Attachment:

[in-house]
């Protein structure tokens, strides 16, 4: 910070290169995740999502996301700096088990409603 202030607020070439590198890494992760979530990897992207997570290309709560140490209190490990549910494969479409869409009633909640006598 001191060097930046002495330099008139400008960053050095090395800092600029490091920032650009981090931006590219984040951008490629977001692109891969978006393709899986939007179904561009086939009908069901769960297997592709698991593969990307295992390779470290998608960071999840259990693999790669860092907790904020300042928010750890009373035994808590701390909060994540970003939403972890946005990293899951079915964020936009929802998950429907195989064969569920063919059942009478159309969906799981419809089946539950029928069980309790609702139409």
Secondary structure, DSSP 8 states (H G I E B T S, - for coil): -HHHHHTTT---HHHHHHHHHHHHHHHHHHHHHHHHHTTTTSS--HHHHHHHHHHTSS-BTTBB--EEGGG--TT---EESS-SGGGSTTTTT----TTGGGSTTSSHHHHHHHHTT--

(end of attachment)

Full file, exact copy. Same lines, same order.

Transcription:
[in-house]
């Protein structure tokens, strides 16, 4: 910070290169995740999502996301700096088990409603 202030607020070439590198890494992760979530990897992207997570290309709560140490209190490990549910494969479409869409009633909640006598 001191060097930046002495330099008139400008960053050095090395800092600029490091920032650009981090931006590219984040951008490629977001692109891969978006393709899986939007179904561009086939009908069901769960297997592709698991593969990307295992390779470290998608960071999840259990693999790669860092907790904020300042928010750890009373035994808590701390909060994540970003939403972890946005990293899951079915964020936009929802998950429907195989064969569920063919059942009478159309969906799981419809089946539950029928069980309790609702139409």
Secondary structure, DSSP 8 states (H G I E B T S, - for coil): -HHHHHTTT---HHHHHHHHHHHHHHHHHHHHHHHHHTTTTSS--HHHHHHHHHHTSS-BTTBB--EEGGG--TT---EESS-SGGGSTTTTT----TTGGGSTTSSHHHHHHHHTT--